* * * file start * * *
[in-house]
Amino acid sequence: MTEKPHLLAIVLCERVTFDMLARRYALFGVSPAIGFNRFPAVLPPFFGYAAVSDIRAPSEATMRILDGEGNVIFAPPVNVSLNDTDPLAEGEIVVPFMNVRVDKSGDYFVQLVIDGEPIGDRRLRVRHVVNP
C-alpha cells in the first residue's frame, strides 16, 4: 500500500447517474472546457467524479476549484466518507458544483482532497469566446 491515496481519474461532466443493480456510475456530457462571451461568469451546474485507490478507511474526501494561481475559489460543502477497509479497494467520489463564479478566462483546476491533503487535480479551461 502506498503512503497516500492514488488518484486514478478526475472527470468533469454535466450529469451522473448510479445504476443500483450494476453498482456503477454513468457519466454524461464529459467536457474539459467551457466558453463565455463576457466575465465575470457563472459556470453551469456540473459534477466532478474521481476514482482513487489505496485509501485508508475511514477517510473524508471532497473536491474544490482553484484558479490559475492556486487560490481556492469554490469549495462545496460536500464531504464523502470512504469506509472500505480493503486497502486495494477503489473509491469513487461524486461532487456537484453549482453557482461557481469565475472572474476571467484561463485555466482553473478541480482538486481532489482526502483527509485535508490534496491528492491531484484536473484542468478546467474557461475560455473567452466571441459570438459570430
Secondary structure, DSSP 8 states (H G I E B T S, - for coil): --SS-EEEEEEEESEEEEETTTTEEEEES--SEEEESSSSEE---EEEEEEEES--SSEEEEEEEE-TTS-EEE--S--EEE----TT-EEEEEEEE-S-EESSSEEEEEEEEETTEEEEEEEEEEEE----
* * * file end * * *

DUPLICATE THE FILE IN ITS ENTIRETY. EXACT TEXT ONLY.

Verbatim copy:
[in-house]
Amino acid sequence: MTEKPHLLAIVLCERVTFDMLARRYALFGVSPAIGFNRFPAVLPPFFGYAAVSDIRAPSEATMRILDGEGNVIFAPPVNVSLNDTDPLAEGEIVVPFMNVRVDKSGDYFVQLVIDGEPIGDRRLRVRHVVNP
C-alpha cells in the first residue's frame, strides 16, 4: 500500500447517474472546457467524479476549484466518507458544483482532497469566446 491515496481519474461532466443493480456510475456530457462571451461568469451546474485507490478507511474526501494561481475559489460543502477497509479497494467520489463564479478566462483546476491533503487535480479551461 502506498503512503497516500492514488488518484486514478478526475472527470468533469454535466450529469451522473448510479445504476443500483450494476453498482456503477454513468457519466454524461464529459467536457474539459467551457466558453463565455463576457466575465465575470457563472459556470453551469456540473459534477466532478474521481476514482482513487489505496485509501485508508475511514477517510473524508471532497473536491474544490482553484484558479490559475492556486487560490481556492469554490469549495462545496460536500464531504464523502470512504469506509472500505480493503486497502486495494477503489473509491469513487461524486461532487456537484453549482453557482461557481469565475472572474476571467484561463485555466482553473478541480482538486481532489482526502483527509485535508490534496491528492491531484484536473484542468478546467474557461475560455473567452466571441459570438459570430
Secondary structure, DSSP 8 states (H G I E B T S, - for coil): --SS-EEEEEEEESEEEEETTTTEEEEES--SEEEESSSSEE---EEEEEEEES--SSEEEEEEEE-TTS-EEE--S--EEE----TT-EEEEEEEE-S-EESSSEEEEEEEEETTEEEEEEEEEEEE----